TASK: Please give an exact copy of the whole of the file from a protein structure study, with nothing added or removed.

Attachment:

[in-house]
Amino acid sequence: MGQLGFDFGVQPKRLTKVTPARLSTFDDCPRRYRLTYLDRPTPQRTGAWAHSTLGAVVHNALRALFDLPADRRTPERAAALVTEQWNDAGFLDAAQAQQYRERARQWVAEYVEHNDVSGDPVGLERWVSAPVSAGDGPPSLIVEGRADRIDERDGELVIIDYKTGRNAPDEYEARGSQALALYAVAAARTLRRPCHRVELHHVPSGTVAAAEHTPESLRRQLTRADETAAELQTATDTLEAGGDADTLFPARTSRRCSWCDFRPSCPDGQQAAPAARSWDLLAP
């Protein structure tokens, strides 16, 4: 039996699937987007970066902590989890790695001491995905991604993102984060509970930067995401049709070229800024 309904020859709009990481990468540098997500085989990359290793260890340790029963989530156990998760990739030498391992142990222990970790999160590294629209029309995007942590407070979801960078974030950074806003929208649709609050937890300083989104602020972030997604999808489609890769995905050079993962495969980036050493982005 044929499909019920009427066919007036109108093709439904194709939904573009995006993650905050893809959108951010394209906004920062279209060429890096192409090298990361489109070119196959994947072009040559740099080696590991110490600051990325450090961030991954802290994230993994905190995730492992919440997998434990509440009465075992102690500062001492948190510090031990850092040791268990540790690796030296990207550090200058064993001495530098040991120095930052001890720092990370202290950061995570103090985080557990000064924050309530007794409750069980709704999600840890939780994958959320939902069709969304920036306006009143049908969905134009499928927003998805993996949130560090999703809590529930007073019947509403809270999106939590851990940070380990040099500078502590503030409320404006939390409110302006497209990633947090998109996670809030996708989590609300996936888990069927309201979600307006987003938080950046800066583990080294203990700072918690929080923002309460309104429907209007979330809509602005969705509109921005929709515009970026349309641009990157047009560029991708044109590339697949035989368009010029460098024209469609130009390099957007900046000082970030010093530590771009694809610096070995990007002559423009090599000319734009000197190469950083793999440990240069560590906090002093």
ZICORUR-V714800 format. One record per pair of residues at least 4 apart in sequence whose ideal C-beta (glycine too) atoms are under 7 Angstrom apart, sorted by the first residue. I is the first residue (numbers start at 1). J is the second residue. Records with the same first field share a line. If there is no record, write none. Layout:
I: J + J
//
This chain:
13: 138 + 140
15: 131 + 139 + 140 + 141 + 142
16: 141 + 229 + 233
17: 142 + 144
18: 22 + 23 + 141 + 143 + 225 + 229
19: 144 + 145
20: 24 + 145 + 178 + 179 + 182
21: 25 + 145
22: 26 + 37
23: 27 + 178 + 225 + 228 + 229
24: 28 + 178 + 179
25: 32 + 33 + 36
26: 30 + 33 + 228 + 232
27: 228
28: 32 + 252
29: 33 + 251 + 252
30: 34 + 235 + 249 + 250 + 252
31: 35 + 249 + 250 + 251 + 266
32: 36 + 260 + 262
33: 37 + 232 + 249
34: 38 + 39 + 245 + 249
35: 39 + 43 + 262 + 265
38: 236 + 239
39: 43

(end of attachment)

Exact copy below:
[in-house]
Amino acid sequence: MGQLGFDFGVQPKRLTKVTPARLSTFDDCPRRYRLTYLDRPTPQRTGAWAHSTLGAVVHNALRALFDLPADRRTPERAAALVTEQWNDAGFLDAAQAQQYRERARQWVAEYVEHNDVSGDPVGLERWVSAPVSAGDGPPSLIVEGRADRIDERDGELVIIDYKTGRNAPDEYEARGSQALALYAVAAARTLRRPCHRVELHHVPSGTVAAAEHTPESLRRQLTRADETAAELQTATDTLEAGGDADTLFPARTSRRCSWCDFRPSCPDGQQAAPAARSWDLLAP
């Protein structure tokens, strides 16, 4: 039996699937987007970066902590989890790695001491995905991604993102984060509970930067995401049709070229800024 309904020859709009990481990468540098997500085989990359290793260890340790029963989530156990998760990739030498391992142990222990970790999160590294629209029309995007942590407070979801960078974030950074806003929208649709609050937890300083989104602020972030997604999808489609890769995905050079993962495969980036050493982005 044929499909019920009427066919007036109108093709439904194709939904573009995006993650905050893809959108951010394209906004920062279209060429890096192409090298990361489109070119196959994947072009040559740099080696590991110490600051990325450090961030991954802290994230993994905190995730492992919440997998434990509440009465075992102690500062001492948190510090031990850092040791268990540790690796030296990207550090200058064993001495530098040991120095930052001890720092990370202290950061995570103090985080557990000064924050309530007794409750069980709704999600840890939780994958959320939902069709969304920036306006009143049908969905134009499928927003998805993996949130560090999703809590529930007073019947509403809270999106939590851990940070380990040099500078502590503030409320404006939390409110302006497209990633947090998109996670809030996708989590609300996936888990069927309201979600307006987003938080950046800066583990080294203990700072918690929080923002309460309104429907209007979330809509602005969705509109921005929709515009970026349309641009990157047009560029991708044109590339697949035989368009010029460098024209469609130009390099957007900046000082970030010093530590771009694809610096070995990007002559423009090599000319734009000197190469950083793999440990240069560590906090002093």
ZICORUR-V714800 format. One record per pair of residues at least 4 apart in sequence whose ideal C-beta (glycine too) atoms are under 7 Angstrom apart, sorted by the first residue. I is the first residue (numbers start at 1). J is the second residue. Records with the same first field share a line. If there is no record, write none. Layout:
I: J + J
//
This chain:
13: 138 + 140
15: 131 + 139 + 140 + 141 + 142
16: 141 + 229 + 233
17: 142 + 144
18: 22 + 23 + 141 + 143 + 225 + 229
19: 144 + 145
20: 24 + 145 + 178 + 179 + 182
21: 25 + 145
22: 26 + 37
23: 27 + 178 + 225 + 228 + 229
24: 28 + 178 + 179
25: 32 + 33 + 36
26: 30 + 33 + 228 + 232
27: 228
28: 32 + 252
29: 33 + 251 + 252
30: 34 + 235 + 249 + 250 + 252
31: 35 + 249 + 250 + 251 + 266
32: 36 + 260 + 262
33: 37 + 232 + 249
34: 38 + 39 + 245 + 249
35: 39 + 43 + 262 + 265
38: 236 + 239
39: 43